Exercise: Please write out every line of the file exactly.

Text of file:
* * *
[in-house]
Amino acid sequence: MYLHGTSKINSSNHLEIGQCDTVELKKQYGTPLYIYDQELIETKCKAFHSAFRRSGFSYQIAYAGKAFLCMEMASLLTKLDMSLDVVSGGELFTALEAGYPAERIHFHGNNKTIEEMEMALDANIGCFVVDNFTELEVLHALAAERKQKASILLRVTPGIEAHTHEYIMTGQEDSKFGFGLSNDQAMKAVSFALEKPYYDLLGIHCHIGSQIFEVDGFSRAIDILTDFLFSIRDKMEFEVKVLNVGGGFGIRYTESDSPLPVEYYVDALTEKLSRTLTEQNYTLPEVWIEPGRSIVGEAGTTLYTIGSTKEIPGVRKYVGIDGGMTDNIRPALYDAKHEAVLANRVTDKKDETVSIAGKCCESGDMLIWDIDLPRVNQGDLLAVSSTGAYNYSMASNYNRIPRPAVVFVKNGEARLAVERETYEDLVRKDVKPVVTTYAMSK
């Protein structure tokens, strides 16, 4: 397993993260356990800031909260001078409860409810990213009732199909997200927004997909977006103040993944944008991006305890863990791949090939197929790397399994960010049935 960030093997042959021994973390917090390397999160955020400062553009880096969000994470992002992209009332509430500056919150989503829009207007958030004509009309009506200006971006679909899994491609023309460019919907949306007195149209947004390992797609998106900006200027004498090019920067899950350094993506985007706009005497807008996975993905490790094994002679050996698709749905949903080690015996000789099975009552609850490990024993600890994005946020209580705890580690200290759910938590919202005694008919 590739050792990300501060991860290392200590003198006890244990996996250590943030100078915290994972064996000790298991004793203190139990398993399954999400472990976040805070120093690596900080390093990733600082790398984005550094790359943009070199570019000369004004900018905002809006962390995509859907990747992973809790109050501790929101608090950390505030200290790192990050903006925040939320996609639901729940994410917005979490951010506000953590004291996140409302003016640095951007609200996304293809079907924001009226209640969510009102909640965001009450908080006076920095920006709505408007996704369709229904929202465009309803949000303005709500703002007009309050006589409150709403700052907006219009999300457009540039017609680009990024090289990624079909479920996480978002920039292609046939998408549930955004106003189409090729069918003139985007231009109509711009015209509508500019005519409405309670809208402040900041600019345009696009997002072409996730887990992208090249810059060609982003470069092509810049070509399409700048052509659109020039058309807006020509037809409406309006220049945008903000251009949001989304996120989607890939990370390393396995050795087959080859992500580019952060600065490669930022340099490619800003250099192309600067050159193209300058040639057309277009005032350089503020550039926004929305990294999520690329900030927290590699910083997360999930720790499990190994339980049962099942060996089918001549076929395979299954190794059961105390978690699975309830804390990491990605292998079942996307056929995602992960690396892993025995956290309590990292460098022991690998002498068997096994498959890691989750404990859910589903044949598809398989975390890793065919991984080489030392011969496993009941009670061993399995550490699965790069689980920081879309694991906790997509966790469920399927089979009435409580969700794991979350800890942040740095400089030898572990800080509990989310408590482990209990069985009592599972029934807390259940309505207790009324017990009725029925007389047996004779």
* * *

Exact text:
[in-house]
Amino acid sequence: MYLHGTSKINSSNHLEIGQCDTVELKKQYGTPLYIYDQELIETKCKAFHSAFRRSGFSYQIAYAGKAFLCMEMASLLTKLDMSLDVVSGGELFTALEAGYPAERIHFHGNNKTIEEMEMALDANIGCFVVDNFTELEVLHALAAERKQKASILLRVTPGIEAHTHEYIMTGQEDSKFGFGLSNDQAMKAVSFALEKPYYDLLGIHCHIGSQIFEVDGFSRAIDILTDFLFSIRDKMEFEVKVLNVGGGFGIRYTESDSPLPVEYYVDALTEKLSRTLTEQNYTLPEVWIEPGRSIVGEAGTTLYTIGSTKEIPGVRKYVGIDGGMTDNIRPALYDAKHEAVLANRVTDKKDETVSIAGKCCESGDMLIWDIDLPRVNQGDLLAVSSTGAYNYSMASNYNRIPRPAVVFVKNGEARLAVERETYEDLVRKDVKPVVTTYAMSK
């Protein structure tokens, strides 16, 4: 397993993260356990800031909260001078409860409810990213009732199909997200927004997909977006103040993944944008991006305890863990791949090939197929790397399994960010049935 960030093997042959021994973390917090390397999160955020400062553009880096969000994470992002992209009332509430500056919150989503829009207007958030004509009309009506200006971006679909899994491609023309460019919907949306007195149209947004390992797609998106900006200027004498090019920067899950350094993506985007706009005497807008996975993905490790094994002679050996698709749905949903080690015996000789099975009552609850490990024993600890994005946020209580705890580690200290759910938590919202005694008919 590739050792990300501060991860290392200590003198006890244990996996250590943030100078915290994972064996000790298991004793203190139990398993399954999400472990976040805070120093690596900080390093990733600082790398984005550094790359943009070199570019000369004004900018905002809006962390995509859907990747992973809790109050501790929101608090950390505030200290790192990050903006925040939320996609639901729940994410917005979490951010506000953590004291996140409302003016640095951007609200996304293809079907924001009226209640969510009102909640965001009450908080006076920095920006709505408007996704369709229904929202465009309803949000303005709500703002007009309050006589409150709403700052907006219009999300457009540039017609680009990024090289990624079909479920996480978002920039292609046939998408549930955004106003189409090729069918003139985007231009109509711009015209509508500019005519409405309670809208402040900041600019345009696009997002072409996730887990992208090249810059060609982003470069092509810049070509399409700048052509659109020039058309807006020509037809409406309006220049945008903000251009949001989304996120989607890939990370390393396995050795087959080859992500580019952060600065490669930022340099490619800003250099192309600067050159193209300058040639057309277009005032350089503020550039926004929305990294999520690329900030927290590699910083997360999930720790499990190994339980049962099942060996089918001549076929395979299954190794059961105390978690699975309830804390990491990605292998079942996307056929995602992960690396892993025995956290309590990292460098022991690998002498068997096994498959890691989750404990859910589903044949598809398989975390890793065919991984080489030392011969496993009941009670061993399995550490699965790069689980920081879309694991906790997509966790469920399927089979009435409580969700794991979350800890942040740095400089030898572990800080509990989310408590482990209990069985009592599972029934807390259940309505207790009324017990009725029925007389047996004779």